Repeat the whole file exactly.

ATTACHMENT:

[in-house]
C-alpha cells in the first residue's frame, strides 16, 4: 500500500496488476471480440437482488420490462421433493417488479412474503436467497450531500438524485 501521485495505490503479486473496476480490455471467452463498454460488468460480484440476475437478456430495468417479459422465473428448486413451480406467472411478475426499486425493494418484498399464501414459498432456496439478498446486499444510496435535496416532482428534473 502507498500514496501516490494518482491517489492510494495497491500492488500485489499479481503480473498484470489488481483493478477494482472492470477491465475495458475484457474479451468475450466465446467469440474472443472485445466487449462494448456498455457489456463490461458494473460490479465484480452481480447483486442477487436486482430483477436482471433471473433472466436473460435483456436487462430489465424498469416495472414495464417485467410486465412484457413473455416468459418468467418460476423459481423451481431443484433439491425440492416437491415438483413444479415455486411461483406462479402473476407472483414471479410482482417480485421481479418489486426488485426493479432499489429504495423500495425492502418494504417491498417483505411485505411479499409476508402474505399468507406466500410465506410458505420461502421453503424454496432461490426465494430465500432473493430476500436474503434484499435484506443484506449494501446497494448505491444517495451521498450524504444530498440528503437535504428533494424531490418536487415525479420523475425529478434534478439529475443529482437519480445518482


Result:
[in-house]
C-alpha cells in the first residue's frame, strides 16, 4: 500500500496488476471480440437482488420490462421433493417488479412474503436467497450531500438524485 501521485495505490503479486473496476480490455471467452463498454460488468460480484440476475437478456430495468417479459422465473428448486413451480406467472411478475426499486425493494418484498399464501414459498432456496439478498446486499444510496435535496416532482428534473 502507498500514496501516490494518482491517489492510494495497491500492488500485489499479481503480473498484470489488481483493478477494482472492470477491465475495458475484457474479451468475450466465446467469440474472443472485445466487449462494448456498455457489456463490461458494473460490479465484480452481480447483486442477487436486482430483477436482471433471473433472466436473460435483456436487462430489465424498469416495472414495464417485467410486465412484457413473455416468459418468467418460476423459481423451481431443484433439491425440492416437491415438483413444479415455486411461483406462479402473476407472483414471479410482482417480485421481479418489486426488485426493479432499489429504495423500495425492502418494504417491498417483505411485505411479499409476508402474505399468507406466500410465506410458505420461502421453503424454496432461490426465494430465500432473493430476500436474503434484499435484506443484506449494501446497494448505491444517495451521498450524504444530498440528503437535504428533494424531490418536487415525479420523475425529478434534478439529475443529482437519480445518482